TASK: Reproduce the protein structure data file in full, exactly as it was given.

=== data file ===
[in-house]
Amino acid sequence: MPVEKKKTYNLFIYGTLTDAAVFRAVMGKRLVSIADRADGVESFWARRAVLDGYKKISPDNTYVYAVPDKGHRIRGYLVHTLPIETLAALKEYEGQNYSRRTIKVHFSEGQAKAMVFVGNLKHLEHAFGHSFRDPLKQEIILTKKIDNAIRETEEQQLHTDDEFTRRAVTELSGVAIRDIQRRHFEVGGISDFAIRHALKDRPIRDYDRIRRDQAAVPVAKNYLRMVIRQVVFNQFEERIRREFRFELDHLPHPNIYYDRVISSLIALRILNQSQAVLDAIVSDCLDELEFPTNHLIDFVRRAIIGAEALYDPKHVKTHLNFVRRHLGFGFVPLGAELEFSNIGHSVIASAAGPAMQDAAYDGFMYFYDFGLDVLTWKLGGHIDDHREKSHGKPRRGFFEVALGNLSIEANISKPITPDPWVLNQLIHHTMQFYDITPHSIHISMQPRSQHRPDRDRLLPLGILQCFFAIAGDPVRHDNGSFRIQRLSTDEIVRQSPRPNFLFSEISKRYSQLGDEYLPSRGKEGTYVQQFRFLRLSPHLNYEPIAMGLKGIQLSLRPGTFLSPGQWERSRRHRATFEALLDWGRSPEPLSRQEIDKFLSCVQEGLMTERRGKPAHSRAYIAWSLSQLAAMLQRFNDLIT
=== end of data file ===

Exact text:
[in-house]
Amino acid sequence: MPVEKKKTYNLFIYGTLTDAAVFRAVMGKRLVSIADRADGVESFWARRAVLDGYKKISPDNTYVYAVPDKGHRIRGYLVHTLPIETLAALKEYEGQNYSRRTIKVHFSEGQAKAMVFVGNLKHLEHAFGHSFRDPLKQEIILTKKIDNAIRETEEQQLHTDDEFTRRAVTELSGVAIRDIQRRHFEVGGISDFAIRHALKDRPIRDYDRIRRDQAAVPVAKNYLRMVIRQVVFNQFEERIRREFRFELDHLPHPNIYYDRVISSLIALRILNQSQAVLDAIVSDCLDELEFPTNHLIDFVRRAIIGAEALYDPKHVKTHLNFVRRHLGFGFVPLGAELEFSNIGHSVIASAAGPAMQDAAYDGFMYFYDFGLDVLTWKLGGHIDDHREKSHGKPRRGFFEVALGNLSIEANISKPITPDPWVLNQLIHHTMQFYDITPHSIHISMQPRSQHRPDRDRLLPLGILQCFFAIAGDPVRHDNGSFRIQRLSTDEIVRQSPRPNFLFSEISKRYSQLGDEYLPSRGKEGTYVQQFRFLRLSPHLNYEPIAMGLKGIQLSLRPGTFLSPGQWERSRRHRATFEALLDWGRSPEPLSRQEIDKFLSCVQEGLMTERRGKPAHSRAYIAWSLSQLAAMLQRFNDLIT